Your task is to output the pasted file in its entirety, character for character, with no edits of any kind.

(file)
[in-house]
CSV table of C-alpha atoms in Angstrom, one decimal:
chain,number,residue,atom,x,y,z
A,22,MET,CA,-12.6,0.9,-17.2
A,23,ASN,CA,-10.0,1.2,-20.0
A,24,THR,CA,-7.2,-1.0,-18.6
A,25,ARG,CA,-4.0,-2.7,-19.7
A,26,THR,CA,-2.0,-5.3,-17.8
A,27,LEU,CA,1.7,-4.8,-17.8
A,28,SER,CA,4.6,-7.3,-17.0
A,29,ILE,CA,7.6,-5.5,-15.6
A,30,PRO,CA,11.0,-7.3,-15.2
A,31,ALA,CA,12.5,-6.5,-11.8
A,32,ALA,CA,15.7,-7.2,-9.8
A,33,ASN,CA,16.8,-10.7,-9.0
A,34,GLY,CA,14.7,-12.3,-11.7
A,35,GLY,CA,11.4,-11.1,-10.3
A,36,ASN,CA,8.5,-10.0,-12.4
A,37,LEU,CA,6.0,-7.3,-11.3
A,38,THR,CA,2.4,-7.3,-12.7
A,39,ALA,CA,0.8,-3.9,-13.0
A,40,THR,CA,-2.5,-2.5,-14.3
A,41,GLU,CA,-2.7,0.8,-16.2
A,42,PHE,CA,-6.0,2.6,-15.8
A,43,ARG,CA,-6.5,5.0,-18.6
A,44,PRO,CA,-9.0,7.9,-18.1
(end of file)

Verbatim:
[in-house]
CSV table of C-alpha atoms in Angstrom, one decimal:
chain,number,residue,atom,x,y,z
A,22,MET,CA,-12.6,0.9,-17.2
A,23,ASN,CA,-10.0,1.2,-20.0
A,24,THR,CA,-7.2,-1.0,-18.6
A,25,ARG,CA,-4.0,-2.7,-19.7
A,26,THR,CA,-2.0,-5.3,-17.8
A,27,LEU,CA,1.7,-4.8,-17.8
A,28,SER,CA,4.6,-7.3,-17.0
A,29,ILE,CA,7.6,-5.5,-15.6
A,30,PRO,CA,11.0,-7.3,-15.2
A,31,ALA,CA,12.5,-6.5,-11.8
A,32,ALA,CA,15.7,-7.2,-9.8
A,33,ASN,CA,16.8,-10.7,-9.0
A,34,GLY,CA,14.7,-12.3,-11.7
A,35,GLY,CA,11.4,-11.1,-10.3
A,36,ASN,CA,8.5,-10.0,-12.4
A,37,LEU,CA,6.0,-7.3,-11.3
A,38,THR,CA,2.4,-7.3,-12.7
A,39,ALA,CA,0.8,-3.9,-13.0
A,40,THR,CA,-2.5,-2.5,-14.3
A,41,GLU,CA,-2.7,0.8,-16.2
A,42,PHE,CA,-6.0,2.6,-15.8
A,43,ARG,CA,-6.5,5.0,-18.6
A,44,PRO,CA,-9.0,7.9,-18.1